CAIRO: The State Security Emergency Court adjourned Thursday the trial session of a Jordanian telecommunication engineer and an Israeli officer charged with espionage to Aug. 20, when the court will issue its final verdict, Youm7 reported.
The State Security Prosecution has accused Israeli Ophir Harare, who is being tried in absentia, and Jordanian Bashar Abu-Zaid of tapping international Egyptian calls for Israeli intelligence services.
Abu-Zaid’s lawyer Ahmed al-Ganzoury asked the court to acquit his client, claiming that he had confessed to the crime under “unclear circumstances” while in custody. He also said there was no decisive evidence against Abu-Zaid, who was arrested in December 2010.
The court also listened to a prosecution appeal claiming all confessions were conducted without any oppression. The prosecution claimed there were messages between the Egyptian National Security Agency and the General Intelligence Directorate confirming all charges against the defendants.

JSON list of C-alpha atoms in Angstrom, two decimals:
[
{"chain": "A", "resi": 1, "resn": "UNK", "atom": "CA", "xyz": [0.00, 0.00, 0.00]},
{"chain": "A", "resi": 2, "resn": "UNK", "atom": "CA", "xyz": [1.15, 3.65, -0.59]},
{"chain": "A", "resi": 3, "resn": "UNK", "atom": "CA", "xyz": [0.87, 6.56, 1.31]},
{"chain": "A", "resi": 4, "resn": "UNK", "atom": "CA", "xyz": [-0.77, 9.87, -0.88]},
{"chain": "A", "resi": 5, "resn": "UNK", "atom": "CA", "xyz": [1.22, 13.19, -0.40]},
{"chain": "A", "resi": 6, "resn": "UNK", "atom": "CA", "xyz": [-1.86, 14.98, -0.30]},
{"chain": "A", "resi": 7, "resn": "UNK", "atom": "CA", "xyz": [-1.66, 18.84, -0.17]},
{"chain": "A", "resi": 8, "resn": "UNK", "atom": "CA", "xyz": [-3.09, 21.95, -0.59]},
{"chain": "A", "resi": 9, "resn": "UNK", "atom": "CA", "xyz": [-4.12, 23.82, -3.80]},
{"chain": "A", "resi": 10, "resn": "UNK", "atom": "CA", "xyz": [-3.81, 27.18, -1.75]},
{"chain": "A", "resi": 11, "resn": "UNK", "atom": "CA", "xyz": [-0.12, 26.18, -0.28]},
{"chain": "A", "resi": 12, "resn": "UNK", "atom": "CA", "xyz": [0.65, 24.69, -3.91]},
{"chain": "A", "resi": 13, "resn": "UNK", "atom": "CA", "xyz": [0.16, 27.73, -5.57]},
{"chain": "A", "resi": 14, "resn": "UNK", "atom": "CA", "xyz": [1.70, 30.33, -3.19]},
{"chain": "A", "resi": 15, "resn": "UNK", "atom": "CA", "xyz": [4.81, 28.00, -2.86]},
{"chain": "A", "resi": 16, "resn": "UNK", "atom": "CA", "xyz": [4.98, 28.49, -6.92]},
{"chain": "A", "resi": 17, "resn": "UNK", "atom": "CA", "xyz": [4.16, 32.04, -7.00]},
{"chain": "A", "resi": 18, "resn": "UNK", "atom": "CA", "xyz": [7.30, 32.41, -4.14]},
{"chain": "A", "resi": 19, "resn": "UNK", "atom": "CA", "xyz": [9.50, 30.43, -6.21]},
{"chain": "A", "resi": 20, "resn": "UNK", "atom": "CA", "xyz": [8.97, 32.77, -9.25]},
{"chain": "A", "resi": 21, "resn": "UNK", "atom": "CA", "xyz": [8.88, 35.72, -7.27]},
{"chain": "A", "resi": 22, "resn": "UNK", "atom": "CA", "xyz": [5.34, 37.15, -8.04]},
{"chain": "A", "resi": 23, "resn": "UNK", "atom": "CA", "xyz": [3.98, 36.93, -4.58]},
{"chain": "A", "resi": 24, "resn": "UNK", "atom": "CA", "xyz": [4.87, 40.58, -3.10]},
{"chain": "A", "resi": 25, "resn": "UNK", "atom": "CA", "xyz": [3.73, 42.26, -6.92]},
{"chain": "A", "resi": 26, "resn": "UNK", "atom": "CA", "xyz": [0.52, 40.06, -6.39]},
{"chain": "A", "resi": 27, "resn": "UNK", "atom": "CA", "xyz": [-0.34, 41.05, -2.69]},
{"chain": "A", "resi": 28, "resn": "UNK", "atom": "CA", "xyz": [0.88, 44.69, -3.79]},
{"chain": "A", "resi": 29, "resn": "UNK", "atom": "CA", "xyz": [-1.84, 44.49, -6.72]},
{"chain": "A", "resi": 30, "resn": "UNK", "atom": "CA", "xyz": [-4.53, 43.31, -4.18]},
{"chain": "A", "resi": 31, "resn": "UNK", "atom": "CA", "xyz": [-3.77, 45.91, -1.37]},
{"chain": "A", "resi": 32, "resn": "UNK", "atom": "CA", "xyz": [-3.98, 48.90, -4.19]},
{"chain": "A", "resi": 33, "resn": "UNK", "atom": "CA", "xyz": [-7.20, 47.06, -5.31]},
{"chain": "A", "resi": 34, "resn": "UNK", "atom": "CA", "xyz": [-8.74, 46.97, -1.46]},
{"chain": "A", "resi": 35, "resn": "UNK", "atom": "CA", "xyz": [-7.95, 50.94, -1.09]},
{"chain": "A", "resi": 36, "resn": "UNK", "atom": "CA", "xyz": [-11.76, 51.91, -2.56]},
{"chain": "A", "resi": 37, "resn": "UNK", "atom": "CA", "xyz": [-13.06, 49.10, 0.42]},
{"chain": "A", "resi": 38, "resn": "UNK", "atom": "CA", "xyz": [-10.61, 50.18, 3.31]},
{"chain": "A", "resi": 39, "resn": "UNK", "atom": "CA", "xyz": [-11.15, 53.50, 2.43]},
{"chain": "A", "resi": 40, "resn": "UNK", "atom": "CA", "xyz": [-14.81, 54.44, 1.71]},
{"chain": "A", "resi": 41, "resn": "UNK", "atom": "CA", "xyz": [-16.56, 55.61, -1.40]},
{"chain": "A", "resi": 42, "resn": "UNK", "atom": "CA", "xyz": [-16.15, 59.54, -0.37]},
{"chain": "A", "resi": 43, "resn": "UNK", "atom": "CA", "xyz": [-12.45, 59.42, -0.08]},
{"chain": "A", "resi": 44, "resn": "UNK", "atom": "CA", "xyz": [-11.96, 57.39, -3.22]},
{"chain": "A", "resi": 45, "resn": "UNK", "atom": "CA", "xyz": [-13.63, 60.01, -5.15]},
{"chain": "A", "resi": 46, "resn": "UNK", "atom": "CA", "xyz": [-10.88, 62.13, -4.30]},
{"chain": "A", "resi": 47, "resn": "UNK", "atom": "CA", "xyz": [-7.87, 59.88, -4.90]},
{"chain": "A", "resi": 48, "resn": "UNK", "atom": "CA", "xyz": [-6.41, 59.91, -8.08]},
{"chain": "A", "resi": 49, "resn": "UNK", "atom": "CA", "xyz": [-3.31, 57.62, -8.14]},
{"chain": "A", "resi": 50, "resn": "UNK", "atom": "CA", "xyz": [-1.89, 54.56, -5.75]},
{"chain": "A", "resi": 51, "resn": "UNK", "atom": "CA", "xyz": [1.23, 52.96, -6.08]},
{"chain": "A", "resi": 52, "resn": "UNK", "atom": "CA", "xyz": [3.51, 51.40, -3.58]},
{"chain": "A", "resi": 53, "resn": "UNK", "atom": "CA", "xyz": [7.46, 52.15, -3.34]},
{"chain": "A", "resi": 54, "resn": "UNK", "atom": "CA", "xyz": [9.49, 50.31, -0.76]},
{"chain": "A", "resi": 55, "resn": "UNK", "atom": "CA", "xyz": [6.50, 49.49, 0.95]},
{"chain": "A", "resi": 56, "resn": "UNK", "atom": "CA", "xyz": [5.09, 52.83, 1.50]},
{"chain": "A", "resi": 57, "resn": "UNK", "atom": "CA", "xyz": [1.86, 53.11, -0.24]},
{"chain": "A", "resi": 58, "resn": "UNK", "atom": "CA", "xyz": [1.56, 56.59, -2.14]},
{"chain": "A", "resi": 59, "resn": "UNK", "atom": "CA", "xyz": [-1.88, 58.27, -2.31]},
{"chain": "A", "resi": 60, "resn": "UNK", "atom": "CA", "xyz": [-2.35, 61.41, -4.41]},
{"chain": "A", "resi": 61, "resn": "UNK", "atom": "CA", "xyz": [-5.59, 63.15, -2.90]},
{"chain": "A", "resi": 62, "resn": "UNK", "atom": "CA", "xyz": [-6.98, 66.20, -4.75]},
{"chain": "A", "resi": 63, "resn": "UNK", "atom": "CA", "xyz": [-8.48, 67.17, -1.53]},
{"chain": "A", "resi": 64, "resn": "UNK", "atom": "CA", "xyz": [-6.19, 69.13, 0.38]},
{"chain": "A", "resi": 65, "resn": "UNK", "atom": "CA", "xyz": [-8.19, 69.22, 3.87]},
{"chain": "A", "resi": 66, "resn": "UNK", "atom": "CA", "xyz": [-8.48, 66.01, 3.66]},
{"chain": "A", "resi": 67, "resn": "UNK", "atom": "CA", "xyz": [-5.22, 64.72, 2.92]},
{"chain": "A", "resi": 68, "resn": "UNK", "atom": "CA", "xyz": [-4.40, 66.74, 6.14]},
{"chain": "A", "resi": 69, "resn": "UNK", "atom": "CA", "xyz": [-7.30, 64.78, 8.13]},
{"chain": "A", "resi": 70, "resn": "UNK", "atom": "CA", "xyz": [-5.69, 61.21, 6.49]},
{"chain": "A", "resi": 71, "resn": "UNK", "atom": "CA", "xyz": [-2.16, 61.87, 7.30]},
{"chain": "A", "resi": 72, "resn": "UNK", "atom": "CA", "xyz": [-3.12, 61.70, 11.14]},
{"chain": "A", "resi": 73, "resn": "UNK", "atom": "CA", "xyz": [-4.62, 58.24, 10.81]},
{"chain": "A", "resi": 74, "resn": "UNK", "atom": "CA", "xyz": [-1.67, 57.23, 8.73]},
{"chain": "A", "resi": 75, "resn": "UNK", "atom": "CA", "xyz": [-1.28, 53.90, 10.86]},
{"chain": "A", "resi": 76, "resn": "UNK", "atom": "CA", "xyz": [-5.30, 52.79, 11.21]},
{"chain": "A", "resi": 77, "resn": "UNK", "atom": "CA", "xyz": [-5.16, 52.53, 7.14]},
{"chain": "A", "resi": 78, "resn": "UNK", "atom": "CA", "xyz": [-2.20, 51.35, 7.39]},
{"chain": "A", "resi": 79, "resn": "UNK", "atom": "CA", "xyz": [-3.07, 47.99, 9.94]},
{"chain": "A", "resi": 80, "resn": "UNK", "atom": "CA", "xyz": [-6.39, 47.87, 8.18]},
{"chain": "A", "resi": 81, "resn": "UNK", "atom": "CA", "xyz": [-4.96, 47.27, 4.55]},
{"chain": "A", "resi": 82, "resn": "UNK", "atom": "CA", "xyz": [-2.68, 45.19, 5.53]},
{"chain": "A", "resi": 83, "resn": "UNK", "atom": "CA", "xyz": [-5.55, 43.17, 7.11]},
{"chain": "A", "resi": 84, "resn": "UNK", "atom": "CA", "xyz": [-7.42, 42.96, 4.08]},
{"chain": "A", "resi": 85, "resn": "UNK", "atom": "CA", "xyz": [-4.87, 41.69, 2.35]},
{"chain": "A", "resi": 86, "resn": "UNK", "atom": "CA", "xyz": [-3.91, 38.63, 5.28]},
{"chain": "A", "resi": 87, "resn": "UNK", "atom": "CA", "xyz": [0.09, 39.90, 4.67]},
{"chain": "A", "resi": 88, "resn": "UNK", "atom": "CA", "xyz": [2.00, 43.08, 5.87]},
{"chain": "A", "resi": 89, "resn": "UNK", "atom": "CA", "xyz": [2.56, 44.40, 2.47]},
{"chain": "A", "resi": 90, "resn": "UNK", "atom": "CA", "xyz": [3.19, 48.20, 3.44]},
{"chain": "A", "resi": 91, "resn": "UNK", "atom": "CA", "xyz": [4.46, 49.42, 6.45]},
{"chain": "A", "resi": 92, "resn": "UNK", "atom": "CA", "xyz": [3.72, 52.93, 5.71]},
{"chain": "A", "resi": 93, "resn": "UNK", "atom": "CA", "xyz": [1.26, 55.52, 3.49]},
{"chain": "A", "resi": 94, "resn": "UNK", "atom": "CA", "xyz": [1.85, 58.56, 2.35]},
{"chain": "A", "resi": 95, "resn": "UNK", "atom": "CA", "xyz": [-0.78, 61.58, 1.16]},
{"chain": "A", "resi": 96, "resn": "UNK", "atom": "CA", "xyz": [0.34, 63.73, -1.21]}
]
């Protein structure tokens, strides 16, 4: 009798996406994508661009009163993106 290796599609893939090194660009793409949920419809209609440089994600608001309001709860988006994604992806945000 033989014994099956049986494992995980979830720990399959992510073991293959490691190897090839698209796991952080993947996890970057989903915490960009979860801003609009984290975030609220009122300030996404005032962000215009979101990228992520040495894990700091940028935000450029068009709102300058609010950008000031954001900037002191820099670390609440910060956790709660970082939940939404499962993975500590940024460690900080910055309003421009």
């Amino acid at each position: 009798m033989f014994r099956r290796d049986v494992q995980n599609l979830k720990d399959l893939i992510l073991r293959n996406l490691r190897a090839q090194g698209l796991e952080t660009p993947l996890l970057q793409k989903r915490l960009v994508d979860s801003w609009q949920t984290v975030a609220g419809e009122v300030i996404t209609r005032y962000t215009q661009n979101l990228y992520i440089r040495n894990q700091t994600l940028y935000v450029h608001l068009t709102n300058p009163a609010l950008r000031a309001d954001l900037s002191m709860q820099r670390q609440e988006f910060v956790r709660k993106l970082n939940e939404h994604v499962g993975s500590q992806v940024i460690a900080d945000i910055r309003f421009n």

The prosecution objected to the defense’s claims, and presiding Judge Adly Ibrahim Fadel ordered that legal procedures be taken for “insulting the prosecution.”
Ganzoury claimed the prosecution didn’t look into the evidence, apologized and said he did not mean to insult the prosecutor but insisted his client’s confession was coerced.
The prosecution asked the court for the maximum penalty against the defendant due to the confession he allegedly made of passing along international calls for Israel. The maximum punishment would be three to five years in prison, not for espionage, but actually damaging the economy, as Egyptian law does not consider Abu-Zaid’s alleged actions espionage, but an economic crime.